Omissions from the author that ought be taken into account:
-- Simkovich, who helped raise money for the project, believed dearly in it. I met him on a couple of occasions and he did everything he could to inform and cheer-lead. He also invested his own money (cash, not soft money or warrants) and was one of the REIT-holders who has been wondering what'll happen to his money.
-- Details: $21 million was raised from investors. After commissions, that amount was just over $18.
More to come.
I chose to work on a project (Liberty Cove) that I thought had a chance. It did, actually. If I recognize that a website, or newspaper was accurate in predicting something would fail, then it's the same recognition I give to the guy who wins at the track. I doff my hat. But if you look at any of the innovative projects taking place in Mexico (or elsewhere), all have their detractors/naysayers. It's human nature and then, later, when a project does fail, we all stand around sanctimoniously and give ourselves pats on the back. A couple of words in favor of Craig and what he was trying to do. The guy played by the rules in Mexico. He brought on board (Walt) Bouchard, a pro. He brought on board Jorge Gomez Unger, the Hermosillo atty with specialty in environmental affairs. He went through all the correct steps and he found resonance for the idea from different quarters, including Gov. Bours, the gov's brother, Ricardo, who headed IMPULSOR, the state econ development agency. He found favor at Fonatur, which is the developer of Cancun, Huatulco and mammoth projects in Vallarta. . Like many wildcat development in the US and Mexico, he didn't just start building and then whine that the Mexicans were holding him back. I am not Craig's advocate or his apologist; there's lots to second-guess. But I'm not ready to join in a summary disqualification or accusation that this was a "scam." It was an attempt at something unique that didn't take off. Would it have taken off if there hadn't been a title-dispute? Don't know. But having written hundreds of stories on entrepreneurs and start-ups, I'm hesitant to join in a "nanny-nanny-boo-boo" of others. I've taken a hit from lots of people on these stories and expect more. My loyalty is to none (or all) of them as I, too, sift through hearsay, bombast, indignation and self-serving Monday-morning quarterbacking. More to come.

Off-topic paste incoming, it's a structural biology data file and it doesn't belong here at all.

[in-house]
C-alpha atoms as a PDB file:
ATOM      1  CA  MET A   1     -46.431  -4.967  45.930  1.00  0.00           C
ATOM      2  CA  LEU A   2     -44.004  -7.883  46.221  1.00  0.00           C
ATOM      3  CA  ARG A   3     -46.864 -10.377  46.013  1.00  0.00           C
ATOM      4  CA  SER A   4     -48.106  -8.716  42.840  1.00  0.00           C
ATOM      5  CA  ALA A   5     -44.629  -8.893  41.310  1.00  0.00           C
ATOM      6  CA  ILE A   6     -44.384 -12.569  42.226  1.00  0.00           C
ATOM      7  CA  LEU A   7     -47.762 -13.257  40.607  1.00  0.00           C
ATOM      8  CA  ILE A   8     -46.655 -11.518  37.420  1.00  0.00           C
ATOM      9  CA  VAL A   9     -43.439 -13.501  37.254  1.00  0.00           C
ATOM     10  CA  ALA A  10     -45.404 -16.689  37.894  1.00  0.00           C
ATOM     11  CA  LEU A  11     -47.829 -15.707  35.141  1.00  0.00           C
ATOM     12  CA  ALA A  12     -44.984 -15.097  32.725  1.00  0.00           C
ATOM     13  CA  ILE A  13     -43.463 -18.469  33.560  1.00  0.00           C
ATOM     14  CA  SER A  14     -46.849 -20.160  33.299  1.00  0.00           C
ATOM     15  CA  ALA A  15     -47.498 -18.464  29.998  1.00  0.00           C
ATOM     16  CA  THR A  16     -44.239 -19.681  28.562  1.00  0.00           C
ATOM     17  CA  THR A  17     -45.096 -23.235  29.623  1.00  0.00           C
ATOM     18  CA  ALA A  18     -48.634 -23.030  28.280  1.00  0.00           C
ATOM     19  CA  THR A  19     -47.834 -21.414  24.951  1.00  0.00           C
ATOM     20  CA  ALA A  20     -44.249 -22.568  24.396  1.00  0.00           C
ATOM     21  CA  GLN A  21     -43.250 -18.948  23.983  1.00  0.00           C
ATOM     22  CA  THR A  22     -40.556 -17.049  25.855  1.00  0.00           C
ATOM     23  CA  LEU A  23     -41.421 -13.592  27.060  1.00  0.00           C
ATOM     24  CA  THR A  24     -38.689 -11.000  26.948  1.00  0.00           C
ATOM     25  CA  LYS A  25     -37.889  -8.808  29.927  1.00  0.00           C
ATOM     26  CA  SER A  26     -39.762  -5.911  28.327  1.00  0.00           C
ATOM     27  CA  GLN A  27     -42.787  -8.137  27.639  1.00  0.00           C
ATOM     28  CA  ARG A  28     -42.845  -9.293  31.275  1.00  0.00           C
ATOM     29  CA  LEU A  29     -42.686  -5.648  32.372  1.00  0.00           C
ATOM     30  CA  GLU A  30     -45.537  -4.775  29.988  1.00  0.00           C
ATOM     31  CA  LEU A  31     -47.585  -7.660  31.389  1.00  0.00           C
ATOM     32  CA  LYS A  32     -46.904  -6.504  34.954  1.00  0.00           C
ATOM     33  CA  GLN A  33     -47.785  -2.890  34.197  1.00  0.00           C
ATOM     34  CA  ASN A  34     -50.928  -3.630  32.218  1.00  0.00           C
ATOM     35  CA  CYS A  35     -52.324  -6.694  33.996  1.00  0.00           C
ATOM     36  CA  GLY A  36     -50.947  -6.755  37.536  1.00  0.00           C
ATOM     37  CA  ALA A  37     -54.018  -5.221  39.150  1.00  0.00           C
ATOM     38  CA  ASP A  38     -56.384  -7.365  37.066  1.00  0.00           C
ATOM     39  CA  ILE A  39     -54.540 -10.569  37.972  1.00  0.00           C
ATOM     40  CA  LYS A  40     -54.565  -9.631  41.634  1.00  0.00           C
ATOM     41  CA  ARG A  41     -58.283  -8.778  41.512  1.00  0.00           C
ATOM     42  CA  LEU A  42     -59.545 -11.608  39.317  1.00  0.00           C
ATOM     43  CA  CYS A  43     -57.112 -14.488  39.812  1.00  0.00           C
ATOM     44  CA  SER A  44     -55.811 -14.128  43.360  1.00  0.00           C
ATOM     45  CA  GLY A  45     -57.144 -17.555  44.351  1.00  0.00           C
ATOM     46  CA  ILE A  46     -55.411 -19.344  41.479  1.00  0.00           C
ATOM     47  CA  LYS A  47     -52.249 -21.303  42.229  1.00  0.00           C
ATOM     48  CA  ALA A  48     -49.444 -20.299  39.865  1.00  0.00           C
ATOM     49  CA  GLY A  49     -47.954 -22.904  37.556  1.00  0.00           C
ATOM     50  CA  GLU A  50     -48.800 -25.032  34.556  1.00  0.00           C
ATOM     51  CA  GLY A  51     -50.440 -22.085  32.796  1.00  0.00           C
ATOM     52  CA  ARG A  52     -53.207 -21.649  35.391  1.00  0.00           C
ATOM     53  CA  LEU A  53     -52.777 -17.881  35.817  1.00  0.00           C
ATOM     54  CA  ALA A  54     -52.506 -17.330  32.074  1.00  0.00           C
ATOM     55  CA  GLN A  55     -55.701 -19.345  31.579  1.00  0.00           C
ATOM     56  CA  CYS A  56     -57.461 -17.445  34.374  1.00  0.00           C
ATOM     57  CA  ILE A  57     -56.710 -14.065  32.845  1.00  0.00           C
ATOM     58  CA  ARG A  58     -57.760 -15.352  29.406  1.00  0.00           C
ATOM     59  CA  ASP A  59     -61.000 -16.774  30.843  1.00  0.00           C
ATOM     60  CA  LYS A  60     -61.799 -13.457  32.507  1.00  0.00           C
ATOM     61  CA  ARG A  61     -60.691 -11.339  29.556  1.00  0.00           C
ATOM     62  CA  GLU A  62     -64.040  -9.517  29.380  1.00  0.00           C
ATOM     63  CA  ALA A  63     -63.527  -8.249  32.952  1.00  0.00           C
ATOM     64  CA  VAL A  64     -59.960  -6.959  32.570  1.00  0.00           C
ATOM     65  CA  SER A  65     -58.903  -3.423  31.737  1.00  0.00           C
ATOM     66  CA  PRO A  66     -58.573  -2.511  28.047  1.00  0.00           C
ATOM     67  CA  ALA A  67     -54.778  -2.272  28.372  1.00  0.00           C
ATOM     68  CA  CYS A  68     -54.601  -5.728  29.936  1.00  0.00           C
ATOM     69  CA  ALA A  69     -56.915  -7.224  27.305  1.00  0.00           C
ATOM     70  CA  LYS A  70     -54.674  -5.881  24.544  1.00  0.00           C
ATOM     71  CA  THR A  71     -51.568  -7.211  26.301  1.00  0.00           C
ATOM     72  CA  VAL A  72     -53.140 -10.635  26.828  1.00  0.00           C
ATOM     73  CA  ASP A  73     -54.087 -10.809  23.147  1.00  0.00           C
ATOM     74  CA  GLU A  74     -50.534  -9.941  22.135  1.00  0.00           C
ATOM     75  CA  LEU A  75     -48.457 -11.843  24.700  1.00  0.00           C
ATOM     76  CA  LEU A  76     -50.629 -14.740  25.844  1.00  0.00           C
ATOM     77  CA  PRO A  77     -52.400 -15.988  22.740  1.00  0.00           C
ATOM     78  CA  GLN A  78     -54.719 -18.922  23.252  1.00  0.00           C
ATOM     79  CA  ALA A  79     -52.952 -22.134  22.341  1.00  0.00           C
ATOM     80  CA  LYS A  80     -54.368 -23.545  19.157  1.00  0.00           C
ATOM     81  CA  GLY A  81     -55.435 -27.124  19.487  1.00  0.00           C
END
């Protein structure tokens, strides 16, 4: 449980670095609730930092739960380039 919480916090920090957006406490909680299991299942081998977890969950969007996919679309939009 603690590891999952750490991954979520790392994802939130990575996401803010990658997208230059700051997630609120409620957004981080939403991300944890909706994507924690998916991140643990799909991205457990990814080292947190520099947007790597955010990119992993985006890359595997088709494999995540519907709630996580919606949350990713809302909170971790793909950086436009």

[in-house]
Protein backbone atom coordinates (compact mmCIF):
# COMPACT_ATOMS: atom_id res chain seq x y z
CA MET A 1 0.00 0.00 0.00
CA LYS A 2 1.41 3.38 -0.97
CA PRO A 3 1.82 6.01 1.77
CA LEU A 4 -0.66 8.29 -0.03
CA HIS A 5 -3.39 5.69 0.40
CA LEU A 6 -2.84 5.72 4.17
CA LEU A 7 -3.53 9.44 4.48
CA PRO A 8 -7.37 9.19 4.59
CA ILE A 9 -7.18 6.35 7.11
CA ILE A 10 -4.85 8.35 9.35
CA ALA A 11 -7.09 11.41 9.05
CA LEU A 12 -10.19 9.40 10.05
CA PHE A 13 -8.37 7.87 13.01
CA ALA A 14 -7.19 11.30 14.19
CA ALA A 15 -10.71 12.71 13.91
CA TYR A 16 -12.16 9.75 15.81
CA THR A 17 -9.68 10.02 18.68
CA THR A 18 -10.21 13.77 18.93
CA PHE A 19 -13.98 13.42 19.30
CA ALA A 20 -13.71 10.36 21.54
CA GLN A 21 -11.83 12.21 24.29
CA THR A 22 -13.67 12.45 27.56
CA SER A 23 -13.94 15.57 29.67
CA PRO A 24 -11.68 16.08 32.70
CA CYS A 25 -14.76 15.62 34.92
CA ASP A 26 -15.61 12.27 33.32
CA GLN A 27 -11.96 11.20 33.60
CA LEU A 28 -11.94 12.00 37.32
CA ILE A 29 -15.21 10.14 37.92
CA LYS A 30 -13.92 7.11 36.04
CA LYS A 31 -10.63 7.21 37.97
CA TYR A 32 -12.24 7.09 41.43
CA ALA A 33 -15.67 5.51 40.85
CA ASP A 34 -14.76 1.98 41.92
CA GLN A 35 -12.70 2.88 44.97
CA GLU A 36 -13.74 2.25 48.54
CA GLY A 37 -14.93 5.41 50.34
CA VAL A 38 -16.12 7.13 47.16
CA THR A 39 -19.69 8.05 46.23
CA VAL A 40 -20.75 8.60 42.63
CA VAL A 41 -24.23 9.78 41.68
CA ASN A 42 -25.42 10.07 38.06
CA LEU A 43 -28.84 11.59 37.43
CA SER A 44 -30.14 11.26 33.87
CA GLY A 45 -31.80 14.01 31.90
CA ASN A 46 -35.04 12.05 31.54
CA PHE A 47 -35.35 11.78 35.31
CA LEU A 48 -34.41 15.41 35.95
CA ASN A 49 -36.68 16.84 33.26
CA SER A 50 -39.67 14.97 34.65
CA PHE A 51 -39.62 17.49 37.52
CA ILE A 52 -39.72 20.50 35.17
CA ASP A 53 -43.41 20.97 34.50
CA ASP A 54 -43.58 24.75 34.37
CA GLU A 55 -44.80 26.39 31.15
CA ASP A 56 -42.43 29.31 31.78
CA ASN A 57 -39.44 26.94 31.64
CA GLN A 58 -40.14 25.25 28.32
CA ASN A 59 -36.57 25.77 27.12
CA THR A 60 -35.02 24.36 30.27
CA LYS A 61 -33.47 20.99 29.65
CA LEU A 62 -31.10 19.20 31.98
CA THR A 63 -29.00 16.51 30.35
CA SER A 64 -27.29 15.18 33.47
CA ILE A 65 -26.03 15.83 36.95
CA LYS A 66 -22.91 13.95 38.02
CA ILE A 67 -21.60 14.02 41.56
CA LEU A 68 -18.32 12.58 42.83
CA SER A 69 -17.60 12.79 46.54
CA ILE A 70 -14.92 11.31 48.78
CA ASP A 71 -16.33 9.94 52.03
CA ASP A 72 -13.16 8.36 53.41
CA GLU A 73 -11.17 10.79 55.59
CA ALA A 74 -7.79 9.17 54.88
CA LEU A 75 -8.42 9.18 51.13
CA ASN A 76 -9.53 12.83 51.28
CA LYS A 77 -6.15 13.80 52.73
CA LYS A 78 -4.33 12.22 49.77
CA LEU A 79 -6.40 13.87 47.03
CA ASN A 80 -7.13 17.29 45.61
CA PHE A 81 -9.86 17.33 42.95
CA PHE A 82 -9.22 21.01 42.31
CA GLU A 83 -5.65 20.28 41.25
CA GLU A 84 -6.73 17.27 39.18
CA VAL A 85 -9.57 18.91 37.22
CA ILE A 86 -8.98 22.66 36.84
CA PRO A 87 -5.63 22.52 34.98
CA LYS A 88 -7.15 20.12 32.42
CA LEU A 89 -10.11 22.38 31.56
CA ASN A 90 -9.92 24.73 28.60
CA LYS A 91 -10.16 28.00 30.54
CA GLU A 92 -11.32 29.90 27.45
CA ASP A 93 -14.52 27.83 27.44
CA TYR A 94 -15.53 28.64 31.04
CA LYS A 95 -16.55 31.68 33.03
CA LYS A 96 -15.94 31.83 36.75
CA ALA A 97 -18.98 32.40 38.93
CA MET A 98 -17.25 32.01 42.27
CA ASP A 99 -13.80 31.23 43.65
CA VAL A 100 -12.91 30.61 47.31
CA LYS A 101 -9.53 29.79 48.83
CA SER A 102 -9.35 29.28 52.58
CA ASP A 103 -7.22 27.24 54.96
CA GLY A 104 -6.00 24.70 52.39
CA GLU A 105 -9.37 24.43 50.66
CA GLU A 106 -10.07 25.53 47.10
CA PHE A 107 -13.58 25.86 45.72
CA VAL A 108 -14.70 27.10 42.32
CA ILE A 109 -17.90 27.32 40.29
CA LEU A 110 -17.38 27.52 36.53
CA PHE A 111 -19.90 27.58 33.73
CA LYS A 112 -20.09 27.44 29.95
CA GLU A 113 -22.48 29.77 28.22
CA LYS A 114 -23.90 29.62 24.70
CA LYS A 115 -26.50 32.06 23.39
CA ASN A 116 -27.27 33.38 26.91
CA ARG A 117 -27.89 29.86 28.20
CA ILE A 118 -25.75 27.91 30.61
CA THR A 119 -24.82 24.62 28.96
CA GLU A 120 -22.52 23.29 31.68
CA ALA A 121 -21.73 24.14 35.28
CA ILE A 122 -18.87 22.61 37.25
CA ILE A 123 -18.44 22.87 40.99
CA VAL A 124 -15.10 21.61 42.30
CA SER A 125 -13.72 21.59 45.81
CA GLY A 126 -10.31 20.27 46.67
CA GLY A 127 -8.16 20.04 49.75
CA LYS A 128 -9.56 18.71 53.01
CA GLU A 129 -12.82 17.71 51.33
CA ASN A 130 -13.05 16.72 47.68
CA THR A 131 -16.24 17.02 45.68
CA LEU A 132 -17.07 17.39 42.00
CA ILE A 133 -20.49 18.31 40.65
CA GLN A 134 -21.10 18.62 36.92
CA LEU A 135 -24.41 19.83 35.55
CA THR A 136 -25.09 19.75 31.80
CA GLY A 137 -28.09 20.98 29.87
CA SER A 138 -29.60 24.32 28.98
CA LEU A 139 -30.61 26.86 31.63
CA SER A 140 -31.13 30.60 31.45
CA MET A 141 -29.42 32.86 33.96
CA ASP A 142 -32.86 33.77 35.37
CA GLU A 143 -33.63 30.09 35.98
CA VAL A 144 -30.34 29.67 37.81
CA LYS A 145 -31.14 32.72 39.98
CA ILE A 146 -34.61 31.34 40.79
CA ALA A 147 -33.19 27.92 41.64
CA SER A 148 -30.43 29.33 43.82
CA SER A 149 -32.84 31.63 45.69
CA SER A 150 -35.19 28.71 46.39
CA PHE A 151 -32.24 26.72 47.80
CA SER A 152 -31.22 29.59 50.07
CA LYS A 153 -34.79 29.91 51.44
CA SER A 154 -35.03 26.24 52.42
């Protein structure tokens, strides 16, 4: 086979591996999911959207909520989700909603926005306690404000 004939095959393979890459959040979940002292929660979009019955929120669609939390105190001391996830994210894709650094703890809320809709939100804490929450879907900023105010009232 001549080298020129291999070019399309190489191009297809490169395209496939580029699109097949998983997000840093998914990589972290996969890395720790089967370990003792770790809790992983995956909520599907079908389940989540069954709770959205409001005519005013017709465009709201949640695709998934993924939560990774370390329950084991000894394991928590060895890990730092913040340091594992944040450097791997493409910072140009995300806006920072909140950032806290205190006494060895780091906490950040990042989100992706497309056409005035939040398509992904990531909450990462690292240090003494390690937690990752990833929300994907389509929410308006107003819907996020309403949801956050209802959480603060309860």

By the way, I doff my hat to the participant from RockyPointTalk. That info's absolutely so. Some dreams succeed, others fail. I was ready to do liaison work for Rockingham LLC because that's what I sometimes do -- put people together. Will I choose more carefully next time? Probably not. We stumble all the time.
I'm responsible for the story, so I should show my face online. Ask away. I am a rat (comment above), but not for spending all this time writing. This wasn't designed to be a hit-piece on anyone. There is some info that's not precise (that happens in 7,000 words). I'm ready to account.
Tucson Weekly |
7225 Mona Lisa Rd. Ste. 125, Tucson AZ 85741 |
(520) 797-4384 |
Powered by Foundation